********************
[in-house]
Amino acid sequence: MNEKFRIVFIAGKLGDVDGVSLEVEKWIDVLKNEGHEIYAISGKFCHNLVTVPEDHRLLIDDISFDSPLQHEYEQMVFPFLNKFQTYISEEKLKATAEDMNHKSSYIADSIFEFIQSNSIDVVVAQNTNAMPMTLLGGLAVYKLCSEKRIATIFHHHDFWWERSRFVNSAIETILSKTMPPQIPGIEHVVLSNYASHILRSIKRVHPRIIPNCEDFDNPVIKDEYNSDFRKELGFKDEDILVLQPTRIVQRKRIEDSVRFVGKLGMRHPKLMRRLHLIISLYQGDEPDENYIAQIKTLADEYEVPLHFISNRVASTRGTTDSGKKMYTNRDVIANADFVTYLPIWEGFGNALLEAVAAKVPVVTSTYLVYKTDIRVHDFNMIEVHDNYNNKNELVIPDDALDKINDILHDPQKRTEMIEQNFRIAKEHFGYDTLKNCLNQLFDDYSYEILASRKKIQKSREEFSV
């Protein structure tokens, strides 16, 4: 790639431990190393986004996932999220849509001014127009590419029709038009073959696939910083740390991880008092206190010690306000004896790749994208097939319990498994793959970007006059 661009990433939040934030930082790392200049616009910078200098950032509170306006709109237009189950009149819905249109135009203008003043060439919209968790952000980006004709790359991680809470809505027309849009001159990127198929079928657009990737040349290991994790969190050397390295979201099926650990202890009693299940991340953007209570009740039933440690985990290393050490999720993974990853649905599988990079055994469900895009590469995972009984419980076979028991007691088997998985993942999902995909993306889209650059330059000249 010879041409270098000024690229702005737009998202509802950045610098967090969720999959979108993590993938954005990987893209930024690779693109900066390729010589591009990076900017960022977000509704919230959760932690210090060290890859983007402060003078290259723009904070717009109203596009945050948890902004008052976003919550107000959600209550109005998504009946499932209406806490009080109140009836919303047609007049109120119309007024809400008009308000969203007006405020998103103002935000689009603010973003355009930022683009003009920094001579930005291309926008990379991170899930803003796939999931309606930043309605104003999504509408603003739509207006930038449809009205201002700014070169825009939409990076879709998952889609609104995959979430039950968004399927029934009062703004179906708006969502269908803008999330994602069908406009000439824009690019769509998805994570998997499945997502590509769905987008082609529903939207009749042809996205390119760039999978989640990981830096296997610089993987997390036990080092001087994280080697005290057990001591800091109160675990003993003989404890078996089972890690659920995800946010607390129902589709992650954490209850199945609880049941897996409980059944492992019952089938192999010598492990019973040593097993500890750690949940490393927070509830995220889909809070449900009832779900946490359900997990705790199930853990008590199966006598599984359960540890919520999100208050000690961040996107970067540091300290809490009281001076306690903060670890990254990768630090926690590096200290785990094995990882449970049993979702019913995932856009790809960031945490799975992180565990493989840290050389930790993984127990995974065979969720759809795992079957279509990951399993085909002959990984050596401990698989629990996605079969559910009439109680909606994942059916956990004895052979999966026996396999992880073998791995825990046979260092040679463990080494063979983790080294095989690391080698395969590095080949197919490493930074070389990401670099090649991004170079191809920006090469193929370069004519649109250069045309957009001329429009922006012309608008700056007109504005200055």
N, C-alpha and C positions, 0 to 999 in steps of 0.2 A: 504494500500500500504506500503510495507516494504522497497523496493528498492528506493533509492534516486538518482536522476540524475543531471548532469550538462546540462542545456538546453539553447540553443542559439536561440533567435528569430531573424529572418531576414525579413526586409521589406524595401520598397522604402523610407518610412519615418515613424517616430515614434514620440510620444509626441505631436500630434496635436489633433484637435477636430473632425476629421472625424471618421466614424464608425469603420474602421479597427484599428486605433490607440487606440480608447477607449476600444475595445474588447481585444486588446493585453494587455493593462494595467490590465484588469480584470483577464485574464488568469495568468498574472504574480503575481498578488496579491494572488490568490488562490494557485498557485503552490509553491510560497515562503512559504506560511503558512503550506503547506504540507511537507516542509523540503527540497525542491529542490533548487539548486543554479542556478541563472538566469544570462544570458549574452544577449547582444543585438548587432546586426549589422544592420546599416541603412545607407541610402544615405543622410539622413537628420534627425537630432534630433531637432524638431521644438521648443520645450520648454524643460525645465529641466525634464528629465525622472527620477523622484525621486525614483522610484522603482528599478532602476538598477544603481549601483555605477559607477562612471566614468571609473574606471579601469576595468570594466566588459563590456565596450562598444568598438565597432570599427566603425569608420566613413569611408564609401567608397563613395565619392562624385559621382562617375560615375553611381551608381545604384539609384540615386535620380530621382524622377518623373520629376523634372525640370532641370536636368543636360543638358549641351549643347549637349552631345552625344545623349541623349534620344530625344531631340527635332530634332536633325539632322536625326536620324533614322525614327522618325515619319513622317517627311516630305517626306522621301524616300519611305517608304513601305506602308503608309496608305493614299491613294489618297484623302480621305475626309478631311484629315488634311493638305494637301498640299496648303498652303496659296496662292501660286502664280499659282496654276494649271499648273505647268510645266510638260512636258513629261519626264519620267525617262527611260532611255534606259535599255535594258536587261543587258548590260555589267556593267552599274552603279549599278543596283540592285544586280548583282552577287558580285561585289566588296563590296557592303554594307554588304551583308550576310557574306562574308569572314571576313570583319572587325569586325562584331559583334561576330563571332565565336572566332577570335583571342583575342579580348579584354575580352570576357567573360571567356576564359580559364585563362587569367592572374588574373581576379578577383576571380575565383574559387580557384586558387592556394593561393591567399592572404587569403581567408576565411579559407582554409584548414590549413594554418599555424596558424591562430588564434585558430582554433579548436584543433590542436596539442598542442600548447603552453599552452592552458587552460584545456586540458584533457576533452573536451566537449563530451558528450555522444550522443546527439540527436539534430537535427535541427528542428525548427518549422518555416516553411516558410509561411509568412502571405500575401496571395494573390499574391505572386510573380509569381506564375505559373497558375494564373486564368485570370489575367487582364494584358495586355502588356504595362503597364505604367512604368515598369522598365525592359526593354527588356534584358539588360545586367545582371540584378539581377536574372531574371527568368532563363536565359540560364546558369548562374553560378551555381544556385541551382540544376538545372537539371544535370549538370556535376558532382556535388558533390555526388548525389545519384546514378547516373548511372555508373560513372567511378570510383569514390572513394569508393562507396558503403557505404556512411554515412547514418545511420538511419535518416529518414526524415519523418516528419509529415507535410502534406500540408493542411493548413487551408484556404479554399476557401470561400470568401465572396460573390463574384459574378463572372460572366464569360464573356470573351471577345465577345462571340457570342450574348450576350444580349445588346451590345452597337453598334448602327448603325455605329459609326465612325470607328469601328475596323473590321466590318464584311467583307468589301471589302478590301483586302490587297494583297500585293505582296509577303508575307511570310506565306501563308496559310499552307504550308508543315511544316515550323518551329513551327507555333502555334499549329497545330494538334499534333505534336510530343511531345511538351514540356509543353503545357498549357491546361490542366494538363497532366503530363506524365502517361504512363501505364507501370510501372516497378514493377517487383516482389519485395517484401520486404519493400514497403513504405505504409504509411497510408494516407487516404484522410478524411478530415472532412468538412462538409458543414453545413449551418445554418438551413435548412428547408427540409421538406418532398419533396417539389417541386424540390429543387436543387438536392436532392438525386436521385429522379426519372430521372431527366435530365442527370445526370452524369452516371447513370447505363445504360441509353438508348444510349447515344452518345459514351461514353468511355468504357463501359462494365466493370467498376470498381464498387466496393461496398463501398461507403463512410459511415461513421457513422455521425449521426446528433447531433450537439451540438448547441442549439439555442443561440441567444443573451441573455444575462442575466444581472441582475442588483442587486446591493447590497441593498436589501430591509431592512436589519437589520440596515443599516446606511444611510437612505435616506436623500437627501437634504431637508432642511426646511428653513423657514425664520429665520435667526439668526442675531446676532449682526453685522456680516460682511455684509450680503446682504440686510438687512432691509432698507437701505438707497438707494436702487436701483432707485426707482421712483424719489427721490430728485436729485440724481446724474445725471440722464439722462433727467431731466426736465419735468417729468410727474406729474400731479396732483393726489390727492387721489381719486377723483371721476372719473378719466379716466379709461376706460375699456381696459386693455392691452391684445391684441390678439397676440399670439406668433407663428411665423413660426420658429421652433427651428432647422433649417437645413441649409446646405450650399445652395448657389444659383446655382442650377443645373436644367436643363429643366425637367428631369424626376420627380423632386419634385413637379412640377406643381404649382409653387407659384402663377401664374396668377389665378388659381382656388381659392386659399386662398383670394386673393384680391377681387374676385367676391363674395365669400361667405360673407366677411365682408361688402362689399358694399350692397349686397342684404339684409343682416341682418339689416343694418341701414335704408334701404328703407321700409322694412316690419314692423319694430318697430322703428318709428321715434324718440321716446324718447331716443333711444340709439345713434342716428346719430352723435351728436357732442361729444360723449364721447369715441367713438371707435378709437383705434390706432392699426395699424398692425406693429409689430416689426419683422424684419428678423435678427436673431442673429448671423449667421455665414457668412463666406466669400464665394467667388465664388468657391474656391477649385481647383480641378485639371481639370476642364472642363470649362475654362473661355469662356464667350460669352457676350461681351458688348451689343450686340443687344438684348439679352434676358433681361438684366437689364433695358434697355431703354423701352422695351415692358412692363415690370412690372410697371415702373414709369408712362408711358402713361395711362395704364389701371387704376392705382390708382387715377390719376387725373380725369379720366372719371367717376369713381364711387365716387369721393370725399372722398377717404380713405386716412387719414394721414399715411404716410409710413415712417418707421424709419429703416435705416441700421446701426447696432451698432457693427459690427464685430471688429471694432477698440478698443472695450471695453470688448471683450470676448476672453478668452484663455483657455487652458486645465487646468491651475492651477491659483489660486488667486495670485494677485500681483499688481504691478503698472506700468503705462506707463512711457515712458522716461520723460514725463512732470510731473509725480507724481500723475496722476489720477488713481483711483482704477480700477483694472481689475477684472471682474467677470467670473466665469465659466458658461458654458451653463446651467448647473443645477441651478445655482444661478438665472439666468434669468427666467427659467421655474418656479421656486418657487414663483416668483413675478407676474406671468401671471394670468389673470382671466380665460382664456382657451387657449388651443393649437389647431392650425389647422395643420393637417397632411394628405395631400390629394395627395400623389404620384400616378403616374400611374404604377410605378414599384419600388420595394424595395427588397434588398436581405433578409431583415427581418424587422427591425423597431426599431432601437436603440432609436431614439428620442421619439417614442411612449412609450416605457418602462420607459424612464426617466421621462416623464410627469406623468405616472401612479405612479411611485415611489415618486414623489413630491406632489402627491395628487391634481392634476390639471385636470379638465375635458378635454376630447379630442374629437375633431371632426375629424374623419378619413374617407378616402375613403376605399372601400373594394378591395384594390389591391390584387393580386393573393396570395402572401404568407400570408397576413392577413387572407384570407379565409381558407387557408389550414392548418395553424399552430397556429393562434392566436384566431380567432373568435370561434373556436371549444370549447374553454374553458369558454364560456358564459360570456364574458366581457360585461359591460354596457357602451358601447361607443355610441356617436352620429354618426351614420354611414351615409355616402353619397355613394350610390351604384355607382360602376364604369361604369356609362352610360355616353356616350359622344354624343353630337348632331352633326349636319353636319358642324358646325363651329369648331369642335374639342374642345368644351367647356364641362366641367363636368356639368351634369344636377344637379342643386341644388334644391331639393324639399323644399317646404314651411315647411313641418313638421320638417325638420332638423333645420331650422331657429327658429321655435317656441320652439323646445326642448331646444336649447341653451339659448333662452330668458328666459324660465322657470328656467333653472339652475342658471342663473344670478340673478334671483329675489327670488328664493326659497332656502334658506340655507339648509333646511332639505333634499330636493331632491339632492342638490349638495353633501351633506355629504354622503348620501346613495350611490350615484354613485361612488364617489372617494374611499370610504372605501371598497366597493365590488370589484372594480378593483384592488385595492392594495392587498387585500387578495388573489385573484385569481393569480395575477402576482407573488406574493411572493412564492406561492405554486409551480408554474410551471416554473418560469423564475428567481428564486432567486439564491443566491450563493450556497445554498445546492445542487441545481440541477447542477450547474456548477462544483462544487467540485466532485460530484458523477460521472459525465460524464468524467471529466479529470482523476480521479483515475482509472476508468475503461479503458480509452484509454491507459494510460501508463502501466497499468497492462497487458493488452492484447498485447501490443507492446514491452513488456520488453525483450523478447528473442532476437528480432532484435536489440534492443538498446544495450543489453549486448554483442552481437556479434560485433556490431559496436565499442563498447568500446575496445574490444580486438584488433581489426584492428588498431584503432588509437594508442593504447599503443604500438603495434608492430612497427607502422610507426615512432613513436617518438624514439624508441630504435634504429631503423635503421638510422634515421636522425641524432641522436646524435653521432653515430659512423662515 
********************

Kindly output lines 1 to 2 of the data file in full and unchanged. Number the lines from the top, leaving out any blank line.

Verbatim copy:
[in-house]
Amino acid sequence: MNEKFRIVFIAGKLGDVDGVSLEVEKWIDVLKNEGHEIYAISGKFCHNLVTVPEDHRLLIDDISFDSPLQHEYEQMVFPFLNKFQTYISEEKLKATAEDMNHKSSYIADSIFEFIQSNSIDVVVAQNTNAMPMTLLGGLAVYKLCSEKRIATIFHHHDFWWERSRFVNSAIETILSKTMPPQIPGIEHVVLSNYASHILRSIKRVHPRIIPNCEDFDNPVIKDEYNSDFRKELGFKDEDILVLQPTRIVQRKRIEDSVRFVGKLGMRHPKLMRRLHLIISLYQGDEPDENYIAQIKTLADEYEVPLHFISNRVASTRGTTDSGKKMYTNRDVIANADFVTYLPIWEGFGNALLEAVAAKVPVVTSTYLVYKTDIRVHDFNMIEVHDNYNNKNELVIPDDALDKINDILHDPQKRTEMIEQNFRIAKEHFGYDTLKNCLNQLFDDYSYEILASRKKIQKSREEFSV